# Tangent line solution at a given set of points?

This is homework, but the problem set is already due, but I don't understand how to get the answer to this problem and I'd really like to understand the thought process behind disseminating this problem.

    On your own paper, sketch the graph of the parabola
y = x^2 +8
. On the same graph, plot the point
(0, −3)
. Note that there are two tangent lines of y that pass through this point. (It may be useful to sketch them on your graph.)

Specifically, the tangent line of the parabola
y = x^2 +8
at the point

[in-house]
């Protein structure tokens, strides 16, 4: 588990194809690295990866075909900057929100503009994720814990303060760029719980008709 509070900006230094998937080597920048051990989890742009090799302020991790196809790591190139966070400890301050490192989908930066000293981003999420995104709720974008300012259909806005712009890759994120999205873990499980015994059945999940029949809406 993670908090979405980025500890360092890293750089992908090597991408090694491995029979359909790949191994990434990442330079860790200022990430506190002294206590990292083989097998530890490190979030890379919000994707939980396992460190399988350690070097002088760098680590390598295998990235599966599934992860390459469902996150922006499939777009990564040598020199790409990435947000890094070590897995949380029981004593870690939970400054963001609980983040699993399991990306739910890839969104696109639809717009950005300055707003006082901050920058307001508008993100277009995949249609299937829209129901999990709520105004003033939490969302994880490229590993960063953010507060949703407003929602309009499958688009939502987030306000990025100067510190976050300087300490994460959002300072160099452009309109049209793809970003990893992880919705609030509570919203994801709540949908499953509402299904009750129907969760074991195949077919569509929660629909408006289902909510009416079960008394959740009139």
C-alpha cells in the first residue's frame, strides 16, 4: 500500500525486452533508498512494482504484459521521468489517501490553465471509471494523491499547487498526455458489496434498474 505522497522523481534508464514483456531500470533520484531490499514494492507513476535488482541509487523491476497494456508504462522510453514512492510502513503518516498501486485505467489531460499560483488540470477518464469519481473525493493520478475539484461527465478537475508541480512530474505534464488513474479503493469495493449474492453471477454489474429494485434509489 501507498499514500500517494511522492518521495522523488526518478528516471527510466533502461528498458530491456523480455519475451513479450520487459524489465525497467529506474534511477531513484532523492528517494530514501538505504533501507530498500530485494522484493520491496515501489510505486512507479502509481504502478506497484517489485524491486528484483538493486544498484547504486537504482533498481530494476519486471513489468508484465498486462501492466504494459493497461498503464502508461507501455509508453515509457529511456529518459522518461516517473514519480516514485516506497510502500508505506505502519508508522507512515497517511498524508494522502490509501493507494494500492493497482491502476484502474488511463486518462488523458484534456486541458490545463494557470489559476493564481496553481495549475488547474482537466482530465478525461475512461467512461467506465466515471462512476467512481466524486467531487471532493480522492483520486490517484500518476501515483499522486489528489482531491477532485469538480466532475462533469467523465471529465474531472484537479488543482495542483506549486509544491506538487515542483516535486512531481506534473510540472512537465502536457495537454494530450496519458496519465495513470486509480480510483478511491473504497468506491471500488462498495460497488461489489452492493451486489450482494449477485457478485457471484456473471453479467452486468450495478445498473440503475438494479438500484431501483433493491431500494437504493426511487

(a, a^2+8)
passes through the point
(0, −3)
where a>0. The other tangent line passing through this point goes through
(−a, a^2+8)
.

Use this information to find the number a.


Thanks everyone

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As your exercise suggested, suppose that $(a,a^2+8)$ is a point of tangency. If $y=x^2+8$, then $\dfrac{dy}{dx}=2x$.
So the slope of the tangent line at $(2a,a^2+8)$ is $2a$.
It follows that the tangent line has equation $$y-(a^2+8)=2a(x-a).$$ We can rewrite this equation as $$y=2ax+8-a^2.\tag{1}$$ The above line passes through $(0,-3)$. Substitute these values of $x$ and $y$ in Equation $(1)$ . We get a quadratic equation in $a$. Solve for $a$. In this case, we get $-3=(2a)(0)+8-a^2$. So $a^2=11$ and therefore $a=\pm\sqrt{11}$. The $\pm$ makes sense, because of the symmetry of the picture about the $y$-axis: the points of tangency must be symmetrical about the $y$-axis.
For each of these values of $a$, substitute in Equation $(1)$ to find our two tangent lines.